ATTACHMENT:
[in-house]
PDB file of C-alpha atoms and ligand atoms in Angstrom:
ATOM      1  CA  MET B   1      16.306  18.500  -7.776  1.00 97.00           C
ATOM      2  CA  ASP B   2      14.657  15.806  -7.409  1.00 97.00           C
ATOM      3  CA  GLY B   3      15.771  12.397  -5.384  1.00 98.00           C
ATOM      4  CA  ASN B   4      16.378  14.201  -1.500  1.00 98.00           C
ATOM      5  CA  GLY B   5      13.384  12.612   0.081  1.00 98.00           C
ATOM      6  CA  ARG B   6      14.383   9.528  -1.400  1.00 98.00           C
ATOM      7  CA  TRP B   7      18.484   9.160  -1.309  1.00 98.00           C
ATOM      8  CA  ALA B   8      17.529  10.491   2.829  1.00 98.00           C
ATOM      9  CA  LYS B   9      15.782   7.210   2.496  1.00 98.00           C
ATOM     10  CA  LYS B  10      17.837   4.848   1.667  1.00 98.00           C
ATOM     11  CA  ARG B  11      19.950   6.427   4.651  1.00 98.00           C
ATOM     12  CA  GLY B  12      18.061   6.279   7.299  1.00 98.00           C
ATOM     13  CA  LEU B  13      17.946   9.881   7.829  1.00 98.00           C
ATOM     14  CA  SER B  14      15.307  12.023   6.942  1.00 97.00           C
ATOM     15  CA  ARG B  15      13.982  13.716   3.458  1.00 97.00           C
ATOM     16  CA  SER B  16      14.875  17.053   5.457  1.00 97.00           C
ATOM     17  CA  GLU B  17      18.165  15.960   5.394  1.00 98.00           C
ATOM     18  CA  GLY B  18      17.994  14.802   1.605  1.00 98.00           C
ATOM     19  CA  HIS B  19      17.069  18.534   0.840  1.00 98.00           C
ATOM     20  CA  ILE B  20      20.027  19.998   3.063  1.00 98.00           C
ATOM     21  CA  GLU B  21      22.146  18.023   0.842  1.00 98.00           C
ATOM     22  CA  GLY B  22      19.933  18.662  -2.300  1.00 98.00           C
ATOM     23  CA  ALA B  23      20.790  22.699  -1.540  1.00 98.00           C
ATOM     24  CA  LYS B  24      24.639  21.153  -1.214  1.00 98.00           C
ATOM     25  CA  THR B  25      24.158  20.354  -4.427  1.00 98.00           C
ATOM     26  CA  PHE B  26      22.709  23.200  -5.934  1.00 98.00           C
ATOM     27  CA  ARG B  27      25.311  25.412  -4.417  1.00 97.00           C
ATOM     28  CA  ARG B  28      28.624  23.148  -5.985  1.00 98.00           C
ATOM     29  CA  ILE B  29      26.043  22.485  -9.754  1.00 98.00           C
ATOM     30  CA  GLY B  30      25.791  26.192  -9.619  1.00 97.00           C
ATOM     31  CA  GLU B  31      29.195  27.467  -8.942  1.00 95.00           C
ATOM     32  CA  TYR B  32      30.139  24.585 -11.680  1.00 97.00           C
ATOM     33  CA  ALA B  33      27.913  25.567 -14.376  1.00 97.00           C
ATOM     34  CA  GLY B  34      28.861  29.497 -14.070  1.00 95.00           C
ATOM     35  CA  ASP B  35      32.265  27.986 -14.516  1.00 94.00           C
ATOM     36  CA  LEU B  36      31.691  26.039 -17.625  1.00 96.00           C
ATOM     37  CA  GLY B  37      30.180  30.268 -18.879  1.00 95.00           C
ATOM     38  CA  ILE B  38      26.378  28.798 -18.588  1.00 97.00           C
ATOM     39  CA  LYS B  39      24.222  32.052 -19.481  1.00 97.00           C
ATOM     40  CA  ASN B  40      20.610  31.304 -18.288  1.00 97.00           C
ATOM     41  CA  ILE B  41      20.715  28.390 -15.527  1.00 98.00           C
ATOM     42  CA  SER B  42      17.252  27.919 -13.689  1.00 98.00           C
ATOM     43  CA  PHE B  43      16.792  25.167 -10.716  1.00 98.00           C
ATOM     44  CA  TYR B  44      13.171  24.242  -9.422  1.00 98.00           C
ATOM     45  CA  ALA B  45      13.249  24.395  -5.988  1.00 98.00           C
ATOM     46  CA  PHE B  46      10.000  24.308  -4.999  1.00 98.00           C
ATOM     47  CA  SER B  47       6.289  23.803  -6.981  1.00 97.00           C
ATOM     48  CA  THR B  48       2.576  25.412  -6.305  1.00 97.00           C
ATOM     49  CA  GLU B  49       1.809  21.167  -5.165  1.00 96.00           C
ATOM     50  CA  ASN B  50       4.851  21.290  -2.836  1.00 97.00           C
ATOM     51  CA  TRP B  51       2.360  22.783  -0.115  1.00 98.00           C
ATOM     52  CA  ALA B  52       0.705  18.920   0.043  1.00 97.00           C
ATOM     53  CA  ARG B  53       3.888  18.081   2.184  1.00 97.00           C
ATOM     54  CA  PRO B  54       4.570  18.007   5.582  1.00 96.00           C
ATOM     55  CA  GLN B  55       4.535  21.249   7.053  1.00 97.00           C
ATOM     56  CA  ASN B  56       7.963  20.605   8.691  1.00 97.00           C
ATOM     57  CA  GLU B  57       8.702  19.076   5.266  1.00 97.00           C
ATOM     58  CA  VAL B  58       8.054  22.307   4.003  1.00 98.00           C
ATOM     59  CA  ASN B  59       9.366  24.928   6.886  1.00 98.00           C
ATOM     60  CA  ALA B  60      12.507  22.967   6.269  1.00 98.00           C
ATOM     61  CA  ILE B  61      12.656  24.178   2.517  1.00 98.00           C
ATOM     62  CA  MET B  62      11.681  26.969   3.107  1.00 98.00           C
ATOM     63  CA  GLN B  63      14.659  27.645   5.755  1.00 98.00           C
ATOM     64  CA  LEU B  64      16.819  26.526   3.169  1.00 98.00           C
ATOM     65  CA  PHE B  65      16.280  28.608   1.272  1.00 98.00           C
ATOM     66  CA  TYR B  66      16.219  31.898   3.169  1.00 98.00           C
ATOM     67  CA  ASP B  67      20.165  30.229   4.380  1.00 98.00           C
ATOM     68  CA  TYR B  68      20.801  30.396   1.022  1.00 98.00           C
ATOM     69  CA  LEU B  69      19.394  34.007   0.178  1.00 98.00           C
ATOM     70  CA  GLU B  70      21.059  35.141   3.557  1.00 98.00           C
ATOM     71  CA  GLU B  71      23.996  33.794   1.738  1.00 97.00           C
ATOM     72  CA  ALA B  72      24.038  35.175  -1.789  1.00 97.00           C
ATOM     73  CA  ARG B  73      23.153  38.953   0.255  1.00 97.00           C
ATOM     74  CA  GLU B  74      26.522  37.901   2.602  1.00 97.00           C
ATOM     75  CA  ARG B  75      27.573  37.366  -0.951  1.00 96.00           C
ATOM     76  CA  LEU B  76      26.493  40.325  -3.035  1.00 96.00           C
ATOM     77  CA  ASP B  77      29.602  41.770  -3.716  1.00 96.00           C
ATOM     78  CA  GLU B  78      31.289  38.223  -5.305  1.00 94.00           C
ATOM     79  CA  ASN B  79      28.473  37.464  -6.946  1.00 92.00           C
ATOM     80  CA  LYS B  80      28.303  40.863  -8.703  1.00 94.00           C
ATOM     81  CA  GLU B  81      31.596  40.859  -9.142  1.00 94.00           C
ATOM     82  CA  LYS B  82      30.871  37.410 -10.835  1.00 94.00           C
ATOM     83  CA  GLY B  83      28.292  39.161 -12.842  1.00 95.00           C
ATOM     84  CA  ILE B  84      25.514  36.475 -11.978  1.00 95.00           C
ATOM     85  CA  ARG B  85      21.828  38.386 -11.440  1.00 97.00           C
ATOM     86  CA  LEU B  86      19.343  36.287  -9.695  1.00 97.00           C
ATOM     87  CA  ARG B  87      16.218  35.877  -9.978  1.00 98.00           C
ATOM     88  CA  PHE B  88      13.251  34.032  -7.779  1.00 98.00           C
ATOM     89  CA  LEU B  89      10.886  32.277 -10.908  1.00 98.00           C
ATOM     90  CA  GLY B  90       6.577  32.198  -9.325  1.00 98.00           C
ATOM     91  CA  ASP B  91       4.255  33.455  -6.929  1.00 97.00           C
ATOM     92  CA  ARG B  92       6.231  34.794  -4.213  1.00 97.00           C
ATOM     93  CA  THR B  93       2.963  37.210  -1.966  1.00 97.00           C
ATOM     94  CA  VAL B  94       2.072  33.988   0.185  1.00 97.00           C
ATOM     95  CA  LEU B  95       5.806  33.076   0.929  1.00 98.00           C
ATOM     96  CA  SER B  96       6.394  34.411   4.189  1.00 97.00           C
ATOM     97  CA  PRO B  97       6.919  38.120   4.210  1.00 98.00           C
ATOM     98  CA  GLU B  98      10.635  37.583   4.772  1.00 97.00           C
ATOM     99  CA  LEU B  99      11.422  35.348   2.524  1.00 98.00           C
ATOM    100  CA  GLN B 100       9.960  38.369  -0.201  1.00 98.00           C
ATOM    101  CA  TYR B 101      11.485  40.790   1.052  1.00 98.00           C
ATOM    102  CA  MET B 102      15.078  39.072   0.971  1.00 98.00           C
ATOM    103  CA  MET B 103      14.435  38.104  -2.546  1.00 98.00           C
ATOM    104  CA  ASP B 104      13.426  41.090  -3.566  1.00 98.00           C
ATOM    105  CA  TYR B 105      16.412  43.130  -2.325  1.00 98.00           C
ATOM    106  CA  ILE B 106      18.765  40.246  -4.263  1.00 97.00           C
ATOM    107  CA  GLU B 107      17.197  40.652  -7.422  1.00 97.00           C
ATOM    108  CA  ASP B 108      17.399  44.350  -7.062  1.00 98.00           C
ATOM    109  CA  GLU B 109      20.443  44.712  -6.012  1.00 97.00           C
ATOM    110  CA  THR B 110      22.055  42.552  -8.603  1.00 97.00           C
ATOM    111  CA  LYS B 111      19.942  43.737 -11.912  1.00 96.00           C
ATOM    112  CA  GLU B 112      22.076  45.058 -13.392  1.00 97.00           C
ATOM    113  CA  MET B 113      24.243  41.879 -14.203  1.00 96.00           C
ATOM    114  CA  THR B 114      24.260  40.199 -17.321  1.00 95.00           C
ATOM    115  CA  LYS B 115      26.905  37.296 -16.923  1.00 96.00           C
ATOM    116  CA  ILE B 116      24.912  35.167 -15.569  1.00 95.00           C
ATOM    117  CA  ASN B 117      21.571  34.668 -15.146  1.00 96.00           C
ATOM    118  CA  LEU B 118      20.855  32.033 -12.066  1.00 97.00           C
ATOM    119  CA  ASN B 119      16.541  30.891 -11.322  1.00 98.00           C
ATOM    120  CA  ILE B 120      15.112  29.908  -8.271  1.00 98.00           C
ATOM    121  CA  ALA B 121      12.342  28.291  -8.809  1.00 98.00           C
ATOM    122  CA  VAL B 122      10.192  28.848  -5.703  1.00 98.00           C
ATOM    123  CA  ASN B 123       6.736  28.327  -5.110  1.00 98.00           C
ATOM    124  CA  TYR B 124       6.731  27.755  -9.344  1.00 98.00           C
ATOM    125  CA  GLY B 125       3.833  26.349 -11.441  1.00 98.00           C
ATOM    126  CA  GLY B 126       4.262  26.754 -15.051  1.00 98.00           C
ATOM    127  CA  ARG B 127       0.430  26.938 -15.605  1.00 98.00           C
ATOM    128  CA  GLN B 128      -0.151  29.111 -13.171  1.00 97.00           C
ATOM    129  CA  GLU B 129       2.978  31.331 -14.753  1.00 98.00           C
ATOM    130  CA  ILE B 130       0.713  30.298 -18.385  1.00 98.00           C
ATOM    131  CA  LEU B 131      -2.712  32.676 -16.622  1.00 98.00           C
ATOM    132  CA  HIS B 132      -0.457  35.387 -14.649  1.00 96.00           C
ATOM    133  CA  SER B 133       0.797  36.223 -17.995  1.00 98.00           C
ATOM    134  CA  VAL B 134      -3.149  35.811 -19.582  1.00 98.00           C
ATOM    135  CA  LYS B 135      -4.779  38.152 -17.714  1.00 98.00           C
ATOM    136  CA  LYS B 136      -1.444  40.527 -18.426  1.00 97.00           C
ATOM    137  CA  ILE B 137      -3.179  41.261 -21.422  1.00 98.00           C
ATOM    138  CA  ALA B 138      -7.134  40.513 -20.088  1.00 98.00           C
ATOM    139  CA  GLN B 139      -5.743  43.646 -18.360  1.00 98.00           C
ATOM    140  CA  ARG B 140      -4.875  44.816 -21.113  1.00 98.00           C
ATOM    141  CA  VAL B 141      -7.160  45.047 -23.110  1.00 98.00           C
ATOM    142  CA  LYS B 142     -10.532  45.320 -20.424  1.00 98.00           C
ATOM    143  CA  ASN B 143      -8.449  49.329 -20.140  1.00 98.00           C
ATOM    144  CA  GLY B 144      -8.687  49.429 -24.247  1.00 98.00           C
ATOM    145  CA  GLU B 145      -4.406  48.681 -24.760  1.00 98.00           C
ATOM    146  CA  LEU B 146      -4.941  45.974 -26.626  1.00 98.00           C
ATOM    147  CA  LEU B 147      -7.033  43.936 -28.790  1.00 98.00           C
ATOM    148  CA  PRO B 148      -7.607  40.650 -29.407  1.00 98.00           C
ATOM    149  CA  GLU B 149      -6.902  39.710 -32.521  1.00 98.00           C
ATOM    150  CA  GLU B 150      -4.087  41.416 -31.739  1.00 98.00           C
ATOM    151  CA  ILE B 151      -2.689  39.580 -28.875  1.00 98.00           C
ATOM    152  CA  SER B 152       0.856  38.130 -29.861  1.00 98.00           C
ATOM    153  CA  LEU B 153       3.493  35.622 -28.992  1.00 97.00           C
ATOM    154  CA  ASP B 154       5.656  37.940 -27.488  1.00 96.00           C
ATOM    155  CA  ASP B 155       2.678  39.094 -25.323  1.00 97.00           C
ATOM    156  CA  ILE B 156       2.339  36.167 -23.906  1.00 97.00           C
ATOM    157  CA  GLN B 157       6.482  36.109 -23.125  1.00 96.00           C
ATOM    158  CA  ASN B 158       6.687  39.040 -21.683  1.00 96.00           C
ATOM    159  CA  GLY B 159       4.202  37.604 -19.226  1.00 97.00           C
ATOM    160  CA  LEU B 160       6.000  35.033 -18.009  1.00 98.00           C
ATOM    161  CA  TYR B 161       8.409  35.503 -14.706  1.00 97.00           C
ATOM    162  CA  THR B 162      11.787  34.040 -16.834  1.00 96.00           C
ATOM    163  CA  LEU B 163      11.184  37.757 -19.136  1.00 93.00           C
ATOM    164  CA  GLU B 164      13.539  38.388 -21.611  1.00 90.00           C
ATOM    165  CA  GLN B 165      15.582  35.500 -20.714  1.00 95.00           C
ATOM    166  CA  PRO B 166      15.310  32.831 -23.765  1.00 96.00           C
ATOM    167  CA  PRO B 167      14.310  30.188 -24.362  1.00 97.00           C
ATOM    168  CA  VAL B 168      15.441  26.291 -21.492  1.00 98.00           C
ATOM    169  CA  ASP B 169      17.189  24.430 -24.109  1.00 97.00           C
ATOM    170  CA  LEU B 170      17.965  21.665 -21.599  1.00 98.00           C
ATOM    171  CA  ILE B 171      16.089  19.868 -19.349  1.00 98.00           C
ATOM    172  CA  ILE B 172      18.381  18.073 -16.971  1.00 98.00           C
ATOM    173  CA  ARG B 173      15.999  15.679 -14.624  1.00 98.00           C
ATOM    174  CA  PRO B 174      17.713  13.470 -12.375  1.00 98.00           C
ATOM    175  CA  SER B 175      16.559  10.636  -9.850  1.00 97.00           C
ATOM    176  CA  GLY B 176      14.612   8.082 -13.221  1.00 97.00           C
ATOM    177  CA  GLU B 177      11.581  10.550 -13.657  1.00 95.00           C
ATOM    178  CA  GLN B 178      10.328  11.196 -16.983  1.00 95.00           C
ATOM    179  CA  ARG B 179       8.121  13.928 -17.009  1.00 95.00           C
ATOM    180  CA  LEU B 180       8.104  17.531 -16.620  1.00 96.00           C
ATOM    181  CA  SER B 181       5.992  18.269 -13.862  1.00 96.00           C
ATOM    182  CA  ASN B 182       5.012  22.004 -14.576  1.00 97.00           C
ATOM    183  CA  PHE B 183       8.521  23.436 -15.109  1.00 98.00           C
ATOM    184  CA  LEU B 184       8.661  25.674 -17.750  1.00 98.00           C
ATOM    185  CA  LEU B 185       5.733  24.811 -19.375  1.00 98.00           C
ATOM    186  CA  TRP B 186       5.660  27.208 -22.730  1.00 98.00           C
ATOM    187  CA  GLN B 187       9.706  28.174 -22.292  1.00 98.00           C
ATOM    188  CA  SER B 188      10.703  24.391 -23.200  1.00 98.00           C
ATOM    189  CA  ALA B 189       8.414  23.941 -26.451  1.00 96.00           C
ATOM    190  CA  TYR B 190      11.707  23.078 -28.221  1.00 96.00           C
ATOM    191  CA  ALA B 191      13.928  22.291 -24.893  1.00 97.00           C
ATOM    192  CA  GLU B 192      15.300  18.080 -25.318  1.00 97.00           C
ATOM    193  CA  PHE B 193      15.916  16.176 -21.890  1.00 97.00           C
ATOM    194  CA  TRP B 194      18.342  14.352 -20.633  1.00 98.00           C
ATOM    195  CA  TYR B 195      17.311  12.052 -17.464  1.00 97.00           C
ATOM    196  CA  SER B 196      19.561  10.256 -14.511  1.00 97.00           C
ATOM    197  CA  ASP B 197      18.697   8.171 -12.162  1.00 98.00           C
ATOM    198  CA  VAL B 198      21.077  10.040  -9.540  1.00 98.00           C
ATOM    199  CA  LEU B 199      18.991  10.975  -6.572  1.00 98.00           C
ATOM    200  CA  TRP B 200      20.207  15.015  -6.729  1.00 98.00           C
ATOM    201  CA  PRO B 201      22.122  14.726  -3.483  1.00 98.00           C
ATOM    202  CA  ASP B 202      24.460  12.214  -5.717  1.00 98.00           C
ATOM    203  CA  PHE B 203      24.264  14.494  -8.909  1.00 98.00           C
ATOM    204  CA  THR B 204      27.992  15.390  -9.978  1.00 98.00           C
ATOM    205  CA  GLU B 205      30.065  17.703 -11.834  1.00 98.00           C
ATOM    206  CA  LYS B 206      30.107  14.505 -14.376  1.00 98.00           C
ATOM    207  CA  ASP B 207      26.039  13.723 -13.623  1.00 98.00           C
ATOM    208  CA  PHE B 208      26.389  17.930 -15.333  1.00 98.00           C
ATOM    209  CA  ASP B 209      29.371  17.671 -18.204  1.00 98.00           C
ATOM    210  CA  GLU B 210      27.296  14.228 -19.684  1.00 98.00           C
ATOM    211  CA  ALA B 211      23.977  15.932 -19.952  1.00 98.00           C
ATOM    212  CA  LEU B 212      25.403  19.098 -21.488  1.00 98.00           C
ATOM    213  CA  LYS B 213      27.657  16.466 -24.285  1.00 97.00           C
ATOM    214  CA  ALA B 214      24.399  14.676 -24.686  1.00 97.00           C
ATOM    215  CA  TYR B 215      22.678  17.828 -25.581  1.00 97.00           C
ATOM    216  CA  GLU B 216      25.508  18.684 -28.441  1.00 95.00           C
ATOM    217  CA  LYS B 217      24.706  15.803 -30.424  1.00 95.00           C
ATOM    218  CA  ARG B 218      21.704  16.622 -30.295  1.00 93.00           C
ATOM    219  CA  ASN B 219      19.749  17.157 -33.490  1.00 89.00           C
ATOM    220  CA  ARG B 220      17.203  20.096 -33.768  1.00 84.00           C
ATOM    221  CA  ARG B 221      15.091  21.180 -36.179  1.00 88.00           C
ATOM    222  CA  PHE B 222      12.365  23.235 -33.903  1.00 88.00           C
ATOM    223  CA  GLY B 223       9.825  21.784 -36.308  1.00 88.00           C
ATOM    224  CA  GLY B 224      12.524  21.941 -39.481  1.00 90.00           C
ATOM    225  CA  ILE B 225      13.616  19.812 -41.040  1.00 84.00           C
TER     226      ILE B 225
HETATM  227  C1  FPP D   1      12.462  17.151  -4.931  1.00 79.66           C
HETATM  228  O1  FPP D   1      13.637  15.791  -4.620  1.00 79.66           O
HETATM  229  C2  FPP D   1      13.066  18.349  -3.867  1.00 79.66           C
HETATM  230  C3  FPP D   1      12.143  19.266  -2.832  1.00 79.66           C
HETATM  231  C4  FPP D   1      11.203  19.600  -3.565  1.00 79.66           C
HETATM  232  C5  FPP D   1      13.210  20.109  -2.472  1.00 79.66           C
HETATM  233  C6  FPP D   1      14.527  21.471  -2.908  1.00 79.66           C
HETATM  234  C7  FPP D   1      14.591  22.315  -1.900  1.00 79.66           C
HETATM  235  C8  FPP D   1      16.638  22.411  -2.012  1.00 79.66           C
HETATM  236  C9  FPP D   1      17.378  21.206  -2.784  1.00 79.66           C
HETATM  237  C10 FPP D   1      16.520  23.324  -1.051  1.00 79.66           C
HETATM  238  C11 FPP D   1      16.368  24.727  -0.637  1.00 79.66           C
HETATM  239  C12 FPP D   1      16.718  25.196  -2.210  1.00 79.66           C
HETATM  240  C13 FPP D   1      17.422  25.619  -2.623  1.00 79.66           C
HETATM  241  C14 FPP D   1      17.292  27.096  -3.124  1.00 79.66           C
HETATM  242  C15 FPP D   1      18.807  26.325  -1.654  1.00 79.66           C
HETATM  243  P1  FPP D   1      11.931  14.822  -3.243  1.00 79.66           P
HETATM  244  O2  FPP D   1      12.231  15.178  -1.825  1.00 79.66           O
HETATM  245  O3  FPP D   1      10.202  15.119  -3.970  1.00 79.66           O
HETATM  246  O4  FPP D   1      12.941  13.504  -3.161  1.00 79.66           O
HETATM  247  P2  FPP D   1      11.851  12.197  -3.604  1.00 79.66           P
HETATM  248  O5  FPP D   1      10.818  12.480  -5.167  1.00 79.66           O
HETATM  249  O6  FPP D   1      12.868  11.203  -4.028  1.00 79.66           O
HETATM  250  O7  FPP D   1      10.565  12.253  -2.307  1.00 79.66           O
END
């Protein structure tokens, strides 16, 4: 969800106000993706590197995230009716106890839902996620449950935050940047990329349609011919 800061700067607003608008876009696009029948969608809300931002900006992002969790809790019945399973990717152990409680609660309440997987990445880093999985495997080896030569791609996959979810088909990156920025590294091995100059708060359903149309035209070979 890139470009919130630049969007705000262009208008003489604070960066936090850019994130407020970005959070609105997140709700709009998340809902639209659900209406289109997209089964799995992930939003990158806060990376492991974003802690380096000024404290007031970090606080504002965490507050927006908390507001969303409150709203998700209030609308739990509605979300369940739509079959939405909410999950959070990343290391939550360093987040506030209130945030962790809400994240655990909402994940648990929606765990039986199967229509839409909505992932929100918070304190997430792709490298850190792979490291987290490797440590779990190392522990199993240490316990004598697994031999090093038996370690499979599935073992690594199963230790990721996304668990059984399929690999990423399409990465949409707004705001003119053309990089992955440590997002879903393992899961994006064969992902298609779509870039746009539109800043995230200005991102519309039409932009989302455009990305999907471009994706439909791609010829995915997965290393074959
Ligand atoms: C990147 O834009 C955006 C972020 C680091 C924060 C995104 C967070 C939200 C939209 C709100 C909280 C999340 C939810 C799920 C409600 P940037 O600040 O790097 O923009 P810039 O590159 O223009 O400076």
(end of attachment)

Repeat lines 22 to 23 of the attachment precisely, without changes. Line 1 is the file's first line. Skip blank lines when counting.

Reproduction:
ATOM     20  CA  ILE B  20      20.027  19.998   3.063  1.00 98.00           C
ATOM     21  CA  GLU B  21      22.146  18.023   0.842  1.00 98.00           C